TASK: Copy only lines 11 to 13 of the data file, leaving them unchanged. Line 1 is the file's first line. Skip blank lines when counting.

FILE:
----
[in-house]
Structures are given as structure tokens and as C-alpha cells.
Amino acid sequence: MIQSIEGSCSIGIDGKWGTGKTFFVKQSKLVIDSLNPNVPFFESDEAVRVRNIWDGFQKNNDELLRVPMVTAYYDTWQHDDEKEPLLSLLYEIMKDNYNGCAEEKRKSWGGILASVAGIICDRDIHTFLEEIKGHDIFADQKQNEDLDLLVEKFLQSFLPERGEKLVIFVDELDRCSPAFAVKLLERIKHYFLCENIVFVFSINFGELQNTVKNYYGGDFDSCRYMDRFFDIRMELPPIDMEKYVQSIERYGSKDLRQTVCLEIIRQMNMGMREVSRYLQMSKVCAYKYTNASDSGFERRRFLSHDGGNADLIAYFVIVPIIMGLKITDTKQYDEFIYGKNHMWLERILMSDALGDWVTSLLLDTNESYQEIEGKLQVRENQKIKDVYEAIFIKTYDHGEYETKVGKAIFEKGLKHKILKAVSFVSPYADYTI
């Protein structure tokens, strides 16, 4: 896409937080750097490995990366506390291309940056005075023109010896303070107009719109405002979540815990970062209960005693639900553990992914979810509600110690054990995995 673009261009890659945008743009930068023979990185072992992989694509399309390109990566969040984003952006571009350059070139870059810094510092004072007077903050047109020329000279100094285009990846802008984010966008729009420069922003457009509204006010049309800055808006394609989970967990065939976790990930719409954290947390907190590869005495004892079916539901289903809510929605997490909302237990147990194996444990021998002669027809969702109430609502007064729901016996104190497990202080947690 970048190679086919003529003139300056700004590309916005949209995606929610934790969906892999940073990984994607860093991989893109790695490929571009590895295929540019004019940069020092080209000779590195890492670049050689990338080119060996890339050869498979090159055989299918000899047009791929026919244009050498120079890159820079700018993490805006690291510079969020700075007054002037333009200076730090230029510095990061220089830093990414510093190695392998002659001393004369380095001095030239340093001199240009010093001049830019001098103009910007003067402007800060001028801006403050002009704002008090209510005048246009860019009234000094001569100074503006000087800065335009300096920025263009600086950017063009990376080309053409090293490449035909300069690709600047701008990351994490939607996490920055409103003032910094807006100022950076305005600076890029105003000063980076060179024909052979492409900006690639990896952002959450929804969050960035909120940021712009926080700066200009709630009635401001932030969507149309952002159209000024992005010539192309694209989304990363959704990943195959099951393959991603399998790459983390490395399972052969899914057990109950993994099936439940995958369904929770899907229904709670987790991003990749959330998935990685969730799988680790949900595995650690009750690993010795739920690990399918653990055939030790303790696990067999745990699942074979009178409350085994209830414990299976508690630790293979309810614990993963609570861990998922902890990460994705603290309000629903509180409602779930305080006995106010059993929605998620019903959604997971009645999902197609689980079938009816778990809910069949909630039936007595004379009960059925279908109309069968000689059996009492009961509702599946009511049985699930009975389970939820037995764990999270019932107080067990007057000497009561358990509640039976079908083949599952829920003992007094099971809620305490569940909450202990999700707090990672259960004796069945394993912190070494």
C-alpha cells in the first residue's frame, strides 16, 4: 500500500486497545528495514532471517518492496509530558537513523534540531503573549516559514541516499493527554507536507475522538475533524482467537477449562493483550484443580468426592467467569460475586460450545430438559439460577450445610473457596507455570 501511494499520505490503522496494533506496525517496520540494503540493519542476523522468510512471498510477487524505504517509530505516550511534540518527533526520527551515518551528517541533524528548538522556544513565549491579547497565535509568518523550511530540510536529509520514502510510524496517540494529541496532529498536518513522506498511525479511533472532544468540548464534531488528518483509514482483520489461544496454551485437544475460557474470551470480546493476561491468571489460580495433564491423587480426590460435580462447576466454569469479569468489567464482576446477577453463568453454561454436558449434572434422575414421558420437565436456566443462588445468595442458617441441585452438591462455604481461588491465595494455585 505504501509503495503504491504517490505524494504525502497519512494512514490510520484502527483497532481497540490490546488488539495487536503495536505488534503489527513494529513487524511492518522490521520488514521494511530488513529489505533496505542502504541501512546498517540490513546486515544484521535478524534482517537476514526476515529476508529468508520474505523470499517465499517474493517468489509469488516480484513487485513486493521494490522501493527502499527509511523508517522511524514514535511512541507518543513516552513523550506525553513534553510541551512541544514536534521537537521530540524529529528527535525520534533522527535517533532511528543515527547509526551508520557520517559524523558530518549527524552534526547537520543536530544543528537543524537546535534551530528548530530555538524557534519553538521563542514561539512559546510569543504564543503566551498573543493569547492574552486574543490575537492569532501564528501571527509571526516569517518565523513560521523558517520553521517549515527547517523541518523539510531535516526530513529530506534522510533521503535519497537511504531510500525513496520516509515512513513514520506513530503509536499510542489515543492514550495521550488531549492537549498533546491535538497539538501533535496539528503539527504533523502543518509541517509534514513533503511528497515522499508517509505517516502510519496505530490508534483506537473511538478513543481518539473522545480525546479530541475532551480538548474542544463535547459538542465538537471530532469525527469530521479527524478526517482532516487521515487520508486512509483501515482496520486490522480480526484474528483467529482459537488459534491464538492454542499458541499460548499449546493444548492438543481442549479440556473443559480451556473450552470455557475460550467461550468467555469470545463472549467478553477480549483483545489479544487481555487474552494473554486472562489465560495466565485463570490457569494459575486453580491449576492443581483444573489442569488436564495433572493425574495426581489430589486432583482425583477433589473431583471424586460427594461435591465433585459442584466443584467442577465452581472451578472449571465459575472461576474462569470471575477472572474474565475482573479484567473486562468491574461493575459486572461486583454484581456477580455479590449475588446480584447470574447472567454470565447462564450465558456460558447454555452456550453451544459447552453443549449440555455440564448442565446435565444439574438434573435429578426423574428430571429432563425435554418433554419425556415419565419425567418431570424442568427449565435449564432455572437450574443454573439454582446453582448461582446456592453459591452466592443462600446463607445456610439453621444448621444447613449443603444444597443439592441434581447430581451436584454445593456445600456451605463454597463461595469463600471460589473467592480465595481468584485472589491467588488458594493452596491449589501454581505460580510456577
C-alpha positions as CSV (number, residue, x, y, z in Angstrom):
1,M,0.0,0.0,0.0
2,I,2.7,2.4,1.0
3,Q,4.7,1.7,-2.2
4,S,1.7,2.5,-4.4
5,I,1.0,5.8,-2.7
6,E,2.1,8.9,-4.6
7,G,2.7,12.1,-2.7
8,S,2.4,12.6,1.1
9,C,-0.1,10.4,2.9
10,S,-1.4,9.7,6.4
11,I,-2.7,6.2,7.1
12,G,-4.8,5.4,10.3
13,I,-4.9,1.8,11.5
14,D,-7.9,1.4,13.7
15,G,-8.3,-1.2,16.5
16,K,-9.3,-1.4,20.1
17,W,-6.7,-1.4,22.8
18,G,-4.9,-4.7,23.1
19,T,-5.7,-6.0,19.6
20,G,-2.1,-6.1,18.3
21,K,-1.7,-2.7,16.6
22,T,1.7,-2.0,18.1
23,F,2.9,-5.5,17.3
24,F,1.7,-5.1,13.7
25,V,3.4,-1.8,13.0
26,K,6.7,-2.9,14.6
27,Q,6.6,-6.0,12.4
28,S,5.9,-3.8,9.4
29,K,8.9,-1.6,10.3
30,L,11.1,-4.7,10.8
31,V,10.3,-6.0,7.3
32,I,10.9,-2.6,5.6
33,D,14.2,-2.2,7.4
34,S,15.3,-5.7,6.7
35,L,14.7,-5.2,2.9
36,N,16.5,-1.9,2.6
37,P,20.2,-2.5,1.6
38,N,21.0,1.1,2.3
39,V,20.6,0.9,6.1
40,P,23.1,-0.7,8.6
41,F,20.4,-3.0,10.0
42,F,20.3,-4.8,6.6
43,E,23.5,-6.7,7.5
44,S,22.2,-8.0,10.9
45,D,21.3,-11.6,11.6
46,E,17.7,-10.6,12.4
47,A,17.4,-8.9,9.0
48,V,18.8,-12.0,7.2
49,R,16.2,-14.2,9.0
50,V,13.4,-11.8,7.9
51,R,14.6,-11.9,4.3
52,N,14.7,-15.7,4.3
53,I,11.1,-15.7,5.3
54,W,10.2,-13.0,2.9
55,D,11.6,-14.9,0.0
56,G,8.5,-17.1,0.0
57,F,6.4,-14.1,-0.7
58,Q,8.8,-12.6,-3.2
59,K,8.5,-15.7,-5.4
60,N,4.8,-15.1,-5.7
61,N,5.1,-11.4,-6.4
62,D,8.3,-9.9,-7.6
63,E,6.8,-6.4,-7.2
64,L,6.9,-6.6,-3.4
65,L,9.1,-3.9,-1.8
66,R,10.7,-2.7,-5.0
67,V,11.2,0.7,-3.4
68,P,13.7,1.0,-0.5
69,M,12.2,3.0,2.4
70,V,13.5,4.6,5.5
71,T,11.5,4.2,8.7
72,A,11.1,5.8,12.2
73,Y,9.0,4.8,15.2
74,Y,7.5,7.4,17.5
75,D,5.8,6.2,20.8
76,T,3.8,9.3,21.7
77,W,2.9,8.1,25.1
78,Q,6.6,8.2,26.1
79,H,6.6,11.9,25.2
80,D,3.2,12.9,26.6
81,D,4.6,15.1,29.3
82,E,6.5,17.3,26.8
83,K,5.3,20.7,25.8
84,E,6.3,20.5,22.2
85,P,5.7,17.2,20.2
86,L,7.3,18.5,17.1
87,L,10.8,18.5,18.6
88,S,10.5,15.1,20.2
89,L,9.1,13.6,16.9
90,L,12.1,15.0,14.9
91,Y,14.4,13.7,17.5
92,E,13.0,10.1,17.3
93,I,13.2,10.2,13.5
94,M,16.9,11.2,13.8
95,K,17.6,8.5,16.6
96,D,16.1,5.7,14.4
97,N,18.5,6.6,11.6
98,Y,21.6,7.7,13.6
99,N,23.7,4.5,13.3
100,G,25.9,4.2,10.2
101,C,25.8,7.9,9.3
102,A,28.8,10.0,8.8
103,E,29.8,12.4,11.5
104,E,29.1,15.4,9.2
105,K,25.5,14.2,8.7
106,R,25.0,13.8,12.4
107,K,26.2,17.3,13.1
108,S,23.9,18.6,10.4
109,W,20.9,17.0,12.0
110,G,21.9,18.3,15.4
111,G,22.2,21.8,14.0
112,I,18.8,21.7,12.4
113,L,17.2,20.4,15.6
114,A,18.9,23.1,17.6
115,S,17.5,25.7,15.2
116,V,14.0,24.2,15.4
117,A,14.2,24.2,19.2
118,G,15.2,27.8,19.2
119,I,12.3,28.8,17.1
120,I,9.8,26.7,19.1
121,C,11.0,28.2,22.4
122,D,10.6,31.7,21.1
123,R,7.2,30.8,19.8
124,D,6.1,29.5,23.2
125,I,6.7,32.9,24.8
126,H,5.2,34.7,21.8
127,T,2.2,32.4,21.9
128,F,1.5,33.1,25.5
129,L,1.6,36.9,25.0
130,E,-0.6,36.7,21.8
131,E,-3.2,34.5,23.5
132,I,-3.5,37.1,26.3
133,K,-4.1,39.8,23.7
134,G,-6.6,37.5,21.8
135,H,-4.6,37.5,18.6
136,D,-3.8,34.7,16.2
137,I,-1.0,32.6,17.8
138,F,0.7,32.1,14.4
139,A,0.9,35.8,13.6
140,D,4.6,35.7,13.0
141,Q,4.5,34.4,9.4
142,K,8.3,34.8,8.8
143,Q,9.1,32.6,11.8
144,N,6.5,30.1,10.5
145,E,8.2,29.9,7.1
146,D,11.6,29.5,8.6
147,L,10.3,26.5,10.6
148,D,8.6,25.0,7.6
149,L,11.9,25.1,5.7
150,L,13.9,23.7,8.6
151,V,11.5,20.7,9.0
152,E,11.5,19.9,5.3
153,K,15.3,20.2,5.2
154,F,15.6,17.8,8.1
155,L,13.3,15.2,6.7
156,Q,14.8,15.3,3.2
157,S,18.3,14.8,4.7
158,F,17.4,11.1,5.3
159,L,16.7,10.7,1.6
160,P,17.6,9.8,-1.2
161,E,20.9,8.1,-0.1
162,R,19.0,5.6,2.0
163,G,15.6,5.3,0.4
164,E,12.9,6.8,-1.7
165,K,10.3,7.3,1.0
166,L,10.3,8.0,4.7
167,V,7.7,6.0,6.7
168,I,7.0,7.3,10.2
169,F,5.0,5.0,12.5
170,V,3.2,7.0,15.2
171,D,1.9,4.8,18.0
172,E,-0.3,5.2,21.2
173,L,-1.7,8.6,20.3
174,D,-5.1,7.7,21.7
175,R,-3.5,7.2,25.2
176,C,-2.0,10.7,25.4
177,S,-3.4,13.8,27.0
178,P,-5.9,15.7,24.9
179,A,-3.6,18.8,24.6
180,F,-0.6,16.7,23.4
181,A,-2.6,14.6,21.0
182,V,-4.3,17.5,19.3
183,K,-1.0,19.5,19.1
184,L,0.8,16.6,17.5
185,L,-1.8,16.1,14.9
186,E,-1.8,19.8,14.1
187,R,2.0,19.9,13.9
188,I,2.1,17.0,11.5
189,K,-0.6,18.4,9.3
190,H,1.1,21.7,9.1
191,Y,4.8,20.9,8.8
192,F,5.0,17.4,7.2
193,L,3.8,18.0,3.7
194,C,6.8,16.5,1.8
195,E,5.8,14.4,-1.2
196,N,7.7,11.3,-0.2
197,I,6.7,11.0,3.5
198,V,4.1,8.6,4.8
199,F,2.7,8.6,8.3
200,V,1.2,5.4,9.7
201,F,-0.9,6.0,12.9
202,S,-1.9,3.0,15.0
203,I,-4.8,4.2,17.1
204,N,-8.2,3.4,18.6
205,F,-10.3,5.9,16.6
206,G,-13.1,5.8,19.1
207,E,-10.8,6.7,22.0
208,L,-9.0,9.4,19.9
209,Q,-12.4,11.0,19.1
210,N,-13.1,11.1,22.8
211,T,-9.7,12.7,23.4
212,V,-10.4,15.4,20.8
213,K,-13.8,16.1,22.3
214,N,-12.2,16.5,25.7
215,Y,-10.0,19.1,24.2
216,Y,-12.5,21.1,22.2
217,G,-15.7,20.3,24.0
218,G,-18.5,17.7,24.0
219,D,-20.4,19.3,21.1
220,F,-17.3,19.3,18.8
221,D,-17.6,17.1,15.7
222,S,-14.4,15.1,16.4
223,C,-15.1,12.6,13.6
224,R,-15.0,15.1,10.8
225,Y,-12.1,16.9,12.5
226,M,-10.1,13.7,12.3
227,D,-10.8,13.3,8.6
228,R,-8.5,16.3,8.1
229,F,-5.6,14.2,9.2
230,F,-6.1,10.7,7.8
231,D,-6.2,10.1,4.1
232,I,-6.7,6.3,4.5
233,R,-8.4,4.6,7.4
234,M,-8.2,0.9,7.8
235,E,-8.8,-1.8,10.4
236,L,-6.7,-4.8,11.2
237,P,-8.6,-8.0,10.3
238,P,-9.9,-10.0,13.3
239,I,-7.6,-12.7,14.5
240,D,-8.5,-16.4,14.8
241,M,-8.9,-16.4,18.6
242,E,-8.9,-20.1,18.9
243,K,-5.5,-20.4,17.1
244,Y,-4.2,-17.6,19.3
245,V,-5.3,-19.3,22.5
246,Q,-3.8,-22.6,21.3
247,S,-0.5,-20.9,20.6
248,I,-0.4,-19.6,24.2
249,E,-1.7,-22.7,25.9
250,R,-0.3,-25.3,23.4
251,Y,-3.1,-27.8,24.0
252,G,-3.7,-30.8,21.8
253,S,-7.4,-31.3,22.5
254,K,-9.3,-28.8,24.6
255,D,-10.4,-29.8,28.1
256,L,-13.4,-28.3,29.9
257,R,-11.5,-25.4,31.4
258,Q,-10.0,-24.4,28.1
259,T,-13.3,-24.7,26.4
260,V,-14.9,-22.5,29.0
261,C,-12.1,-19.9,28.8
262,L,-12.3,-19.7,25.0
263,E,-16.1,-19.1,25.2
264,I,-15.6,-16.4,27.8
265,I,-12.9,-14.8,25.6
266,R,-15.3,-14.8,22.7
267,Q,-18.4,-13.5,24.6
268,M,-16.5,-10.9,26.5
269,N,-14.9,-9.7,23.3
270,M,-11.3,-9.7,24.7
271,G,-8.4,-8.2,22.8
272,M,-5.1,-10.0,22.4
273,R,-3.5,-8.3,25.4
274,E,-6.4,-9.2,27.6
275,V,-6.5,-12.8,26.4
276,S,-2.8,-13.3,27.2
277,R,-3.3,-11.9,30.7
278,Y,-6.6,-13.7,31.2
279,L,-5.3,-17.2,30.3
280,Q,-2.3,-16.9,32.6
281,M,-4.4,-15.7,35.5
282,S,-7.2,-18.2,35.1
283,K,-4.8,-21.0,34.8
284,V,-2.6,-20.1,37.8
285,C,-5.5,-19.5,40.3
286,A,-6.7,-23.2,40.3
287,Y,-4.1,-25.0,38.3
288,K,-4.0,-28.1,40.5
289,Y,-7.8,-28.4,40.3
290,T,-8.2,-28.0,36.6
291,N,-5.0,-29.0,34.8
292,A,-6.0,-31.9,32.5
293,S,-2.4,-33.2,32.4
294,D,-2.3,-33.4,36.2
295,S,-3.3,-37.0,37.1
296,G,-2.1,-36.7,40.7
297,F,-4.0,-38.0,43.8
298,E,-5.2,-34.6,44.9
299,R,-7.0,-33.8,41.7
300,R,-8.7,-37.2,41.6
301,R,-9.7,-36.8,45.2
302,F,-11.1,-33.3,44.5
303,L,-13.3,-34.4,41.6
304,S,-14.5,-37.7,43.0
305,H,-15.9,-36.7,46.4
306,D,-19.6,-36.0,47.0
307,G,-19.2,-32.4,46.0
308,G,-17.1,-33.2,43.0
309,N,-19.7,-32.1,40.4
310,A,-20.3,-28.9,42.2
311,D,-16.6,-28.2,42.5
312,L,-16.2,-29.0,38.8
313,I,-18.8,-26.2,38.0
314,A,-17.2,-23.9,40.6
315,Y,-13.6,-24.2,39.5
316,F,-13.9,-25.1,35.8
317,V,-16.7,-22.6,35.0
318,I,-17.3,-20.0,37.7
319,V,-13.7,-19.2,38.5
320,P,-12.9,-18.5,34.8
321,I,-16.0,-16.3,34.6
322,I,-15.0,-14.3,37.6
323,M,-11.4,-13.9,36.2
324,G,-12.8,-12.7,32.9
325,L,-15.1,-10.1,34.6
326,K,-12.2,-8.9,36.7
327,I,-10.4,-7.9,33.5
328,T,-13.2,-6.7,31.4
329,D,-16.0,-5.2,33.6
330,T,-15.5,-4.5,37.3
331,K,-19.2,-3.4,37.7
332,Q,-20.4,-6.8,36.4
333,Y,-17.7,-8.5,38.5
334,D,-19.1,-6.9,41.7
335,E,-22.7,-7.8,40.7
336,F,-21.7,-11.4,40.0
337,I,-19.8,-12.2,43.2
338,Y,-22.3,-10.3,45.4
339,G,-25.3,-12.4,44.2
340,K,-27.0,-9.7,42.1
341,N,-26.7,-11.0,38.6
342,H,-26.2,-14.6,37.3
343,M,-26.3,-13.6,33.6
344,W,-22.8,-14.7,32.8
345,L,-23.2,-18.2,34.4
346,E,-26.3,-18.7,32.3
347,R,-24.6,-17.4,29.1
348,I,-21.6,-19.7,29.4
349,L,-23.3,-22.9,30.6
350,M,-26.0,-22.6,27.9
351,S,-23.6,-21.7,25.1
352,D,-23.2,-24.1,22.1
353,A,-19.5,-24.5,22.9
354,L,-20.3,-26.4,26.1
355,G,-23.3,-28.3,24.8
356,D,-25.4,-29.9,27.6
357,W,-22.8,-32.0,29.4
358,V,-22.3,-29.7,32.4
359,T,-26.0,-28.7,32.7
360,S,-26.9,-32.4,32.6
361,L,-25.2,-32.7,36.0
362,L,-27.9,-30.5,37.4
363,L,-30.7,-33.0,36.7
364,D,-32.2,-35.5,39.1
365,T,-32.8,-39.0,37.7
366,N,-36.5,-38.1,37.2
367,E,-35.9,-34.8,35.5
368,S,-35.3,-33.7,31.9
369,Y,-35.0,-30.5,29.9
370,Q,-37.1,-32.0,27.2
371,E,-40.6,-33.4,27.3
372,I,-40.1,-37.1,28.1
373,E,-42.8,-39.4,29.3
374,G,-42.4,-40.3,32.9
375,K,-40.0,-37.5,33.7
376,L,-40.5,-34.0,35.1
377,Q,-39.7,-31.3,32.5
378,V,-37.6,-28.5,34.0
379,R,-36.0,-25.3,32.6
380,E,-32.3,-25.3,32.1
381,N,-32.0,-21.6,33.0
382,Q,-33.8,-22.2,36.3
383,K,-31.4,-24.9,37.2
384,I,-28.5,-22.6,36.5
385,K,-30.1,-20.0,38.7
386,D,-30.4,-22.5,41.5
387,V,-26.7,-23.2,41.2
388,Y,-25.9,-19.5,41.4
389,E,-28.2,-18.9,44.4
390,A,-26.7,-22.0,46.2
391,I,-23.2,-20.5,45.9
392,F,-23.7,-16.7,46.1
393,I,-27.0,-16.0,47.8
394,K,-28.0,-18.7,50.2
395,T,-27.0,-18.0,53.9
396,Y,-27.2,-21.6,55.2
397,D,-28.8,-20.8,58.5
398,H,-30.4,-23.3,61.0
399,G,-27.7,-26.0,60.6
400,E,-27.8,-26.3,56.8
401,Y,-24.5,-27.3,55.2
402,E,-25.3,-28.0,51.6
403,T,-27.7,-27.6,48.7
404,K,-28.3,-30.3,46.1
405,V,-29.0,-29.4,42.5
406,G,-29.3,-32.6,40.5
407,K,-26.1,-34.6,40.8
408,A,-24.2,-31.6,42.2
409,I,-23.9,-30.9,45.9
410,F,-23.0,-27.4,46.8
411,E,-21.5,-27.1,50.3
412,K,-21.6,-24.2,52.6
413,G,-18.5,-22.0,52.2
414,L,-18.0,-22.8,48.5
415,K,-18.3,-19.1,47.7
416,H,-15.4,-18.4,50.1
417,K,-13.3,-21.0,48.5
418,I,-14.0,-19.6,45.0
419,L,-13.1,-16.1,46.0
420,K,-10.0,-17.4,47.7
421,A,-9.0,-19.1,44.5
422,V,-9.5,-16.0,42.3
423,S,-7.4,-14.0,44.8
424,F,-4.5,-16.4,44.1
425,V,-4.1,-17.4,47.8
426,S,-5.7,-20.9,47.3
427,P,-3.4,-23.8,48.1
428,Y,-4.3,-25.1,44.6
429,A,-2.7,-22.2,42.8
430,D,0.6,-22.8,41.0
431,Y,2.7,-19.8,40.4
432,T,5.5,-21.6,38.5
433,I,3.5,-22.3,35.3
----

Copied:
5,I,1.0,5.8,-2.7
6,E,2.1,8.9,-4.6
7,G,2.7,12.1,-2.7